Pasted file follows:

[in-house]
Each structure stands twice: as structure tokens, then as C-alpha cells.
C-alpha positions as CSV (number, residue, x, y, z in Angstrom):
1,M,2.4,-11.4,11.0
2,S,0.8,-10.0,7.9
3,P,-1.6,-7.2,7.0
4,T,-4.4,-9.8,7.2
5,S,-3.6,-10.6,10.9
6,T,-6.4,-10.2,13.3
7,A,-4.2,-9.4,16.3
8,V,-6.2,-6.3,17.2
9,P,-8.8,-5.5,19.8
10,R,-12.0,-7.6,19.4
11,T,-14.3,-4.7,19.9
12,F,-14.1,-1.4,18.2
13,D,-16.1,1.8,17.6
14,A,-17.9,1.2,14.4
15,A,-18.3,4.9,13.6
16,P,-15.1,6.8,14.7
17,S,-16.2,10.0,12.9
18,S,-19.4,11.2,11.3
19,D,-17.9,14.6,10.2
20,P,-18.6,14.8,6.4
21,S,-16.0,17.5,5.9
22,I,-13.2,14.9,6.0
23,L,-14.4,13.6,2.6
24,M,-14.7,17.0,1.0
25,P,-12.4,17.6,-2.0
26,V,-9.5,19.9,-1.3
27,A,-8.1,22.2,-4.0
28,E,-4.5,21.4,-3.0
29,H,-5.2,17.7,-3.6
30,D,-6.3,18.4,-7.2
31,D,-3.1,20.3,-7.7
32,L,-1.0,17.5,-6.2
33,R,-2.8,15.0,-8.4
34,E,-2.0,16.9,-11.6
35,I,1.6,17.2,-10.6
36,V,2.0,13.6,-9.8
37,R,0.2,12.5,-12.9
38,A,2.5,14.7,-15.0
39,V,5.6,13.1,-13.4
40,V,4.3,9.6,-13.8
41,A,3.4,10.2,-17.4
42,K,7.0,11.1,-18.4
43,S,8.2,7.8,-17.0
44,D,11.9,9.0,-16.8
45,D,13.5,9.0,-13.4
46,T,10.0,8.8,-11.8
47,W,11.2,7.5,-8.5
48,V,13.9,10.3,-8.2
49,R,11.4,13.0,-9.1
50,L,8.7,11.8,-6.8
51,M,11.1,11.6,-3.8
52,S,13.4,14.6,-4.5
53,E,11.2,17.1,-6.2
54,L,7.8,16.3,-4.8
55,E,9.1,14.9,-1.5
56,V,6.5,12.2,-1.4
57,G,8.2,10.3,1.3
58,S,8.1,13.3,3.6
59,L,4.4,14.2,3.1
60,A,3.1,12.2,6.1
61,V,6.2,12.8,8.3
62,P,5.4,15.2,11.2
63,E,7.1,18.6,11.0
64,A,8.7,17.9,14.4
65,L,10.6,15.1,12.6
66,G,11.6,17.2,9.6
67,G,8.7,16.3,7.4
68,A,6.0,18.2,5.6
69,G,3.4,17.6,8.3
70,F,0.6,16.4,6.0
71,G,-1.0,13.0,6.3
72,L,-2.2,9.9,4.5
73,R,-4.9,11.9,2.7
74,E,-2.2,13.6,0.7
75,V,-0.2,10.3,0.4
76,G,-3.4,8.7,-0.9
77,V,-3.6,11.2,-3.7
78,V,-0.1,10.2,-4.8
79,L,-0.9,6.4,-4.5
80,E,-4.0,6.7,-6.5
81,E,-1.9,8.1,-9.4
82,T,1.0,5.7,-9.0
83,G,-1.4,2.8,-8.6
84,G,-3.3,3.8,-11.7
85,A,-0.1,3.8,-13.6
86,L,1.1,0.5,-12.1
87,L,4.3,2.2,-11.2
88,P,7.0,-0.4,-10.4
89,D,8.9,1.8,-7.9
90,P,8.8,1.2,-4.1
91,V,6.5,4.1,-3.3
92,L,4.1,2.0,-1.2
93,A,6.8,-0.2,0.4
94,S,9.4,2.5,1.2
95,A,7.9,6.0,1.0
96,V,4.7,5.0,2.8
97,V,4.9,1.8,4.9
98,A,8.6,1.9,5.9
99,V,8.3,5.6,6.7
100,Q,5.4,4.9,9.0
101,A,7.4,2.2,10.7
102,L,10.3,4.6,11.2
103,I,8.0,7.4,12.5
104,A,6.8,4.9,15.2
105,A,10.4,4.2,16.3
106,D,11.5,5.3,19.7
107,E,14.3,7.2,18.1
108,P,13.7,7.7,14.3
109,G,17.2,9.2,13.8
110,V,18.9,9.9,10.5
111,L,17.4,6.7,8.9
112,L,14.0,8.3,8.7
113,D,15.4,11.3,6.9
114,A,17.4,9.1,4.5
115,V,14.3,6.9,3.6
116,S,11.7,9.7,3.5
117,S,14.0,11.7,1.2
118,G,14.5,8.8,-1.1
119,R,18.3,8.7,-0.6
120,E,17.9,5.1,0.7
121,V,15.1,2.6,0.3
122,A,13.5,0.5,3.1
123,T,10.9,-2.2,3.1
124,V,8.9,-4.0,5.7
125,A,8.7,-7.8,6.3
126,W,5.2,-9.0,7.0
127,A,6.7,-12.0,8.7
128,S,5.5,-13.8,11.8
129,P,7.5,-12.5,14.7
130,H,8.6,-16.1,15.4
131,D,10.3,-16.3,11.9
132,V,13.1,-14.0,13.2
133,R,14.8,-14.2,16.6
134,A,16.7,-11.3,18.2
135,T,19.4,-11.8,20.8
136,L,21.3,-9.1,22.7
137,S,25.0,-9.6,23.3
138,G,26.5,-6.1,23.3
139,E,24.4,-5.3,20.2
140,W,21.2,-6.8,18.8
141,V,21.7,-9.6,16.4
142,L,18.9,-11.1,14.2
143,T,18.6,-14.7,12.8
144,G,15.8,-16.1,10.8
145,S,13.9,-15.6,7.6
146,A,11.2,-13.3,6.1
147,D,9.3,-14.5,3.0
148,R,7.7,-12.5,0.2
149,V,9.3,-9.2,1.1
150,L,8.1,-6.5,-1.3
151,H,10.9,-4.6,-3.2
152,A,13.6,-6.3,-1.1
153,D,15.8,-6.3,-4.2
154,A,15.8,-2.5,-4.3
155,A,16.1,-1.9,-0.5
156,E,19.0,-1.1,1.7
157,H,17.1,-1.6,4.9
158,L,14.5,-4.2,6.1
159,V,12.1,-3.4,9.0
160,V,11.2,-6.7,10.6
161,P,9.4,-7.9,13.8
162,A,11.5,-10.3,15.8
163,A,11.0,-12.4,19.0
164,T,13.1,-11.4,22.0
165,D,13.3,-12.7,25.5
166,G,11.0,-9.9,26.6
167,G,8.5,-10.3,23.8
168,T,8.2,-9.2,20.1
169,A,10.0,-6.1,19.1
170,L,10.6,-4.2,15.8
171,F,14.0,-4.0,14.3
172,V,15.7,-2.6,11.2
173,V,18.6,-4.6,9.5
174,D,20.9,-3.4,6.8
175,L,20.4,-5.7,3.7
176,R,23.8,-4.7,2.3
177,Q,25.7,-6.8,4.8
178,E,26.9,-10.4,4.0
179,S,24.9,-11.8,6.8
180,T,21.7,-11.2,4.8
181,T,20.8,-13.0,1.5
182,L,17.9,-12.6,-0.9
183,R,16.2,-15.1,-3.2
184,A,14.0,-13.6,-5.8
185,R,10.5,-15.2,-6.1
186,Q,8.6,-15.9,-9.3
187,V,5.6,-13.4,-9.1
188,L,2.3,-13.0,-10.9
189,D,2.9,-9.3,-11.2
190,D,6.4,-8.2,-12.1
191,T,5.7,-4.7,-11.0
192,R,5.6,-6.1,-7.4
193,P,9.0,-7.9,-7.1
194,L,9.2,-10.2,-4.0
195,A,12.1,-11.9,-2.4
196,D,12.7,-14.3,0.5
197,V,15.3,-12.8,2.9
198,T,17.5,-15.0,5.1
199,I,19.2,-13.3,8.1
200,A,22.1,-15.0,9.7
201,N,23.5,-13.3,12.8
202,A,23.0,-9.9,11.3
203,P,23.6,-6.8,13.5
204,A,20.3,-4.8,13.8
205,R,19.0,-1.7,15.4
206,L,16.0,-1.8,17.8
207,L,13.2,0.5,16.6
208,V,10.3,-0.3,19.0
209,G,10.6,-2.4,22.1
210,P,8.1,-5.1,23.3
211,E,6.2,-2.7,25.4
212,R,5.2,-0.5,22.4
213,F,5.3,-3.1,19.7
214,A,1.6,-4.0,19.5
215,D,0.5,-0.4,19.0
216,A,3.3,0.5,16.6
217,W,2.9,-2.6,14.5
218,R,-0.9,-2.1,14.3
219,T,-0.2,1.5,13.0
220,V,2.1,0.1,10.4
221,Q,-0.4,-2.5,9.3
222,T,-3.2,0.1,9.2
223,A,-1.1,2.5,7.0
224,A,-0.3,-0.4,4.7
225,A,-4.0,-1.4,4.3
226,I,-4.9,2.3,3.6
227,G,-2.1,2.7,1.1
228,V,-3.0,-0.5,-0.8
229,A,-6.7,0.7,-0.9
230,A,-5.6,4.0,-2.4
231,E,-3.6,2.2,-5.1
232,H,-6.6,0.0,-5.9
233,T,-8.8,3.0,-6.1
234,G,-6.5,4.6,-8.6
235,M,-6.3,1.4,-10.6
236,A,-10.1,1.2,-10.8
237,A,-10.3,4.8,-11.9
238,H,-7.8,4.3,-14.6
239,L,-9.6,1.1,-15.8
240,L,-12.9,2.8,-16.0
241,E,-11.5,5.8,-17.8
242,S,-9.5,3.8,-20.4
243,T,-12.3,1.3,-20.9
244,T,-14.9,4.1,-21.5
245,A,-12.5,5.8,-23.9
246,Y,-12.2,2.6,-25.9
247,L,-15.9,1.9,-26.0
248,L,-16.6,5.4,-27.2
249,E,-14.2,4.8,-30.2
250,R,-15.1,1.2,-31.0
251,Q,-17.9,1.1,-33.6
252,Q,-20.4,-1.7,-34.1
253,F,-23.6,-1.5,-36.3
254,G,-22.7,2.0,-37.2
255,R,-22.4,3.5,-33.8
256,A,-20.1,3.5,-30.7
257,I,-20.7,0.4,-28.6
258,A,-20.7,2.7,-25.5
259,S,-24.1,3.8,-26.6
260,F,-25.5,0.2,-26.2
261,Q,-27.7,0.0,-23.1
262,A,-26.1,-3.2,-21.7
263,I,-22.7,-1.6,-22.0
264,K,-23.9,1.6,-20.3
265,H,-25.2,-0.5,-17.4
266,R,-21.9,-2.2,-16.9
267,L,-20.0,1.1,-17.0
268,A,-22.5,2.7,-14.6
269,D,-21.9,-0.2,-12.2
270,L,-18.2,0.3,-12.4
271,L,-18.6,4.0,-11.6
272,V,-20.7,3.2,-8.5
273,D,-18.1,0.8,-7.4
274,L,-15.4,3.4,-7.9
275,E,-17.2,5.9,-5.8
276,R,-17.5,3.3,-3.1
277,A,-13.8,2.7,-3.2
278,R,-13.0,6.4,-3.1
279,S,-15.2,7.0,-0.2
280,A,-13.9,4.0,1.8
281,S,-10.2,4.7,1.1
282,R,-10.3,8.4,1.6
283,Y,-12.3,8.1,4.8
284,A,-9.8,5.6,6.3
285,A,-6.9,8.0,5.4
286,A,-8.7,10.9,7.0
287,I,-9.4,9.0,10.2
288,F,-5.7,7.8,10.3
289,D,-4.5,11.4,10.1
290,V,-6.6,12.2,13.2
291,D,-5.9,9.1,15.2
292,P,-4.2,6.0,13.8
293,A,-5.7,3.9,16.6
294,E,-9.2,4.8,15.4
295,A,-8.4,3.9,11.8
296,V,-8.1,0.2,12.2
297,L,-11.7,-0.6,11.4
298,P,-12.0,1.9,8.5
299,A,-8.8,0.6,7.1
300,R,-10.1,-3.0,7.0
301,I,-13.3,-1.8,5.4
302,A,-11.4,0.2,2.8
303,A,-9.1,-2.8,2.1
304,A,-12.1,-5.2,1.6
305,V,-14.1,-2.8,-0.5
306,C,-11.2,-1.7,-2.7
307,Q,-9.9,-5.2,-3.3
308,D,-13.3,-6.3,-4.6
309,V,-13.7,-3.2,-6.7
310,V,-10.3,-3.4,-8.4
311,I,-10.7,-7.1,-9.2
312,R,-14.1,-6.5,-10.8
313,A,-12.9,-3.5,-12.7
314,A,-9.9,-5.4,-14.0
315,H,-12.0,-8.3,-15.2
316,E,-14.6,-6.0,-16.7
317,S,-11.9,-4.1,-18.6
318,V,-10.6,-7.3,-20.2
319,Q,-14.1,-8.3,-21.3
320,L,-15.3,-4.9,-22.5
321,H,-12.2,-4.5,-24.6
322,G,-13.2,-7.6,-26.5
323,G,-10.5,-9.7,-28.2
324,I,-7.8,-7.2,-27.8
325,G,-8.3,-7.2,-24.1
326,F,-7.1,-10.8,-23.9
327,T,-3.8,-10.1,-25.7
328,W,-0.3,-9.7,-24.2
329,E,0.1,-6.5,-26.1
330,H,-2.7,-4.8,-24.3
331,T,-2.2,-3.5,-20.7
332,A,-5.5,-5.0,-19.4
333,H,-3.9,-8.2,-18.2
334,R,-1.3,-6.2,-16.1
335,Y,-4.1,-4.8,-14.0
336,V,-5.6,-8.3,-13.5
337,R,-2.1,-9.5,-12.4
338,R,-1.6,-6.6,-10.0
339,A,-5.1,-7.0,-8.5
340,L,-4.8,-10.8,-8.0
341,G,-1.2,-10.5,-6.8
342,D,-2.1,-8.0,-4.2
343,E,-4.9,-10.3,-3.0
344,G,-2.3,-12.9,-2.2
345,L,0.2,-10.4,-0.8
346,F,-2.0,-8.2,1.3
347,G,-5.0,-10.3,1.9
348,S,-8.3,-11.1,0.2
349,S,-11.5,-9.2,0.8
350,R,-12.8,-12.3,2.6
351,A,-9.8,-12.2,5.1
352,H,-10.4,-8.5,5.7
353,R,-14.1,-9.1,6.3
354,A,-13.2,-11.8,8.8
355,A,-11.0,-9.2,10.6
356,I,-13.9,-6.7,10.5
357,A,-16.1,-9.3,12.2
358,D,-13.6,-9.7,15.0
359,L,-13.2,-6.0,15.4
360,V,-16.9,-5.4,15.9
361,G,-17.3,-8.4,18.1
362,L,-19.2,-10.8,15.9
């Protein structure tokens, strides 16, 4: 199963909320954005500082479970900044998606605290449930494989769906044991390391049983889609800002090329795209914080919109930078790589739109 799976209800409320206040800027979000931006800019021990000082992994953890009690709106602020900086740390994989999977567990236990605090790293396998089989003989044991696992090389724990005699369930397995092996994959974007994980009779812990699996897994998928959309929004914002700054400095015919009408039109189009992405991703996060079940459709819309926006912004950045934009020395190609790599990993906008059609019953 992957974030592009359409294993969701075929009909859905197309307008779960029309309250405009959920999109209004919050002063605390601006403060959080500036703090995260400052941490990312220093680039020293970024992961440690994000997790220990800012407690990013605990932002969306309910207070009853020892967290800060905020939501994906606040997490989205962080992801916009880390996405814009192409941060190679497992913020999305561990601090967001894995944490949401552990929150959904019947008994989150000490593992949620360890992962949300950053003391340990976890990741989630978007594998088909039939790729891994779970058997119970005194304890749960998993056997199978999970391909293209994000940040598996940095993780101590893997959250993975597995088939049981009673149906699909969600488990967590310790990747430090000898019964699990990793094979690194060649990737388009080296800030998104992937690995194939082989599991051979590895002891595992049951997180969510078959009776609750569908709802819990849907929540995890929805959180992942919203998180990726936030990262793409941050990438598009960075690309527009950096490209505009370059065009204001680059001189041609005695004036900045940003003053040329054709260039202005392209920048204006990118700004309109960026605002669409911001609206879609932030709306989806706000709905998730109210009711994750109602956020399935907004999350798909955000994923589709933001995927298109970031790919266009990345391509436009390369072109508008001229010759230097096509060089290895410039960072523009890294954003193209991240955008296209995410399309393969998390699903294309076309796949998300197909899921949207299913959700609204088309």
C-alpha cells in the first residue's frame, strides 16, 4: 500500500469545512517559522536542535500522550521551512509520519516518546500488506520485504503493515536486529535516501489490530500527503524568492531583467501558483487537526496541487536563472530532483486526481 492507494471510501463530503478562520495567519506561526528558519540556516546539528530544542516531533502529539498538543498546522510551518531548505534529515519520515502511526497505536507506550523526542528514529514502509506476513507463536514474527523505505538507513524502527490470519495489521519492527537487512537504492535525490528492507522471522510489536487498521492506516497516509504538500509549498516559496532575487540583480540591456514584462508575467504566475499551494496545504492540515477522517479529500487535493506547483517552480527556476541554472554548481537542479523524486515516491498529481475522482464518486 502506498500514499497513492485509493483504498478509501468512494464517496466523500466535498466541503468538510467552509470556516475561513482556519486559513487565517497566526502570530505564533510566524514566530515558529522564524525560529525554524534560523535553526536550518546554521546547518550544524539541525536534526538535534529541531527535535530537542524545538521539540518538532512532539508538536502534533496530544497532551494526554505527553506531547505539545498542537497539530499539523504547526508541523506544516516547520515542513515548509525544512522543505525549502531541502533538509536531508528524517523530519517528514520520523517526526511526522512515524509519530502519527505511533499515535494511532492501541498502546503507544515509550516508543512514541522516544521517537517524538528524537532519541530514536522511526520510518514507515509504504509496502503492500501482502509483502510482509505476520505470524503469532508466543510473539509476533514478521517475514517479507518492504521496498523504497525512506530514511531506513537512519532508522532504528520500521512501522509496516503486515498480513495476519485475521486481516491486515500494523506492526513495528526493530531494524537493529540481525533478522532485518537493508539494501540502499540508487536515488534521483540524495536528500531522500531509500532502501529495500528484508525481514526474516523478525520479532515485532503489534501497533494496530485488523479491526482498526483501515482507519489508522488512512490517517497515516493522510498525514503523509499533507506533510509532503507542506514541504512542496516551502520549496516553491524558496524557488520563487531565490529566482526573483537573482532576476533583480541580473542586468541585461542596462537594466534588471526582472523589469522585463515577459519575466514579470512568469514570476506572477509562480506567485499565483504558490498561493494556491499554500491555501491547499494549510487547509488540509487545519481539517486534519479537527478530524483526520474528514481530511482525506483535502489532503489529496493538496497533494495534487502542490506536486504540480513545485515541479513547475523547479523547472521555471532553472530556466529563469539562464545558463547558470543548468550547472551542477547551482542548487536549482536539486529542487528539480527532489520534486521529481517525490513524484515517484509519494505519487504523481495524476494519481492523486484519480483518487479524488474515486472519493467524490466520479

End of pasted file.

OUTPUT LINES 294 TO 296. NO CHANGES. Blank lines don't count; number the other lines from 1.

291,D,-5.9,9.1,15.2
292,P,-4.2,6.0,13.8
293,A,-5.7,3.9,16.6